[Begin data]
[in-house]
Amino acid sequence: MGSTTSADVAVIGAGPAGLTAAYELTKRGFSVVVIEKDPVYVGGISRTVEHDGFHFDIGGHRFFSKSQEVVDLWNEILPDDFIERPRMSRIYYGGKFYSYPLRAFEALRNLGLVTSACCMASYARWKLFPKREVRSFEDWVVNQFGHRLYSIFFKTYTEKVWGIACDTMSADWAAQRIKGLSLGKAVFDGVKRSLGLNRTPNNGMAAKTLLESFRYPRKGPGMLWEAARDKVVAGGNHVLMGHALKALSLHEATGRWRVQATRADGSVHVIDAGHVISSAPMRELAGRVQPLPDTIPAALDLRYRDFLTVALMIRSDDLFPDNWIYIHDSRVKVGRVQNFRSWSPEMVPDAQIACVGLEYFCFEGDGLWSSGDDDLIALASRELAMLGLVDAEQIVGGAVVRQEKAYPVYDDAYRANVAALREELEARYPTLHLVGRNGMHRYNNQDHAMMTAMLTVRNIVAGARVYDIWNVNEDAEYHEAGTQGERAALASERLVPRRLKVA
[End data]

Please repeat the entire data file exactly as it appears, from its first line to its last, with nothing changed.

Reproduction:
[in-house]
Amino acid sequence: MGSTTSADVAVIGAGPAGLTAAYELTKRGFSVVVIEKDPVYVGGISRTVEHDGFHFDIGGHRFFSKSQEVVDLWNEILPDDFIERPRMSRIYYGGKFYSYPLRAFEALRNLGLVTSACCMASYARWKLFPKREVRSFEDWVVNQFGHRLYSIFFKTYTEKVWGIACDTMSADWAAQRIKGLSLGKAVFDGVKRSLGLNRTPNNGMAAKTLLESFRYPRKGPGMLWEAARDKVVAGGNHVLMGHALKALSLHEATGRWRVQATRADGSVHVIDAGHVISSAPMRELAGRVQPLPDTIPAALDLRYRDFLTVALMIRSDDLFPDNWIYIHDSRVKVGRVQNFRSWSPEMVPDAQIACVGLEYFCFEGDGLWSSGDDDLIALASRELAMLGLVDAEQIVGGAVVRQEKAYPVYDDAYRANVAALREELEARYPTLHLVGRNGMHRYNNQDHAMMTAMLTVRNIVAGARVYDIWNVNEDAEYHEAGTQGERAALASERLVPRRLKVA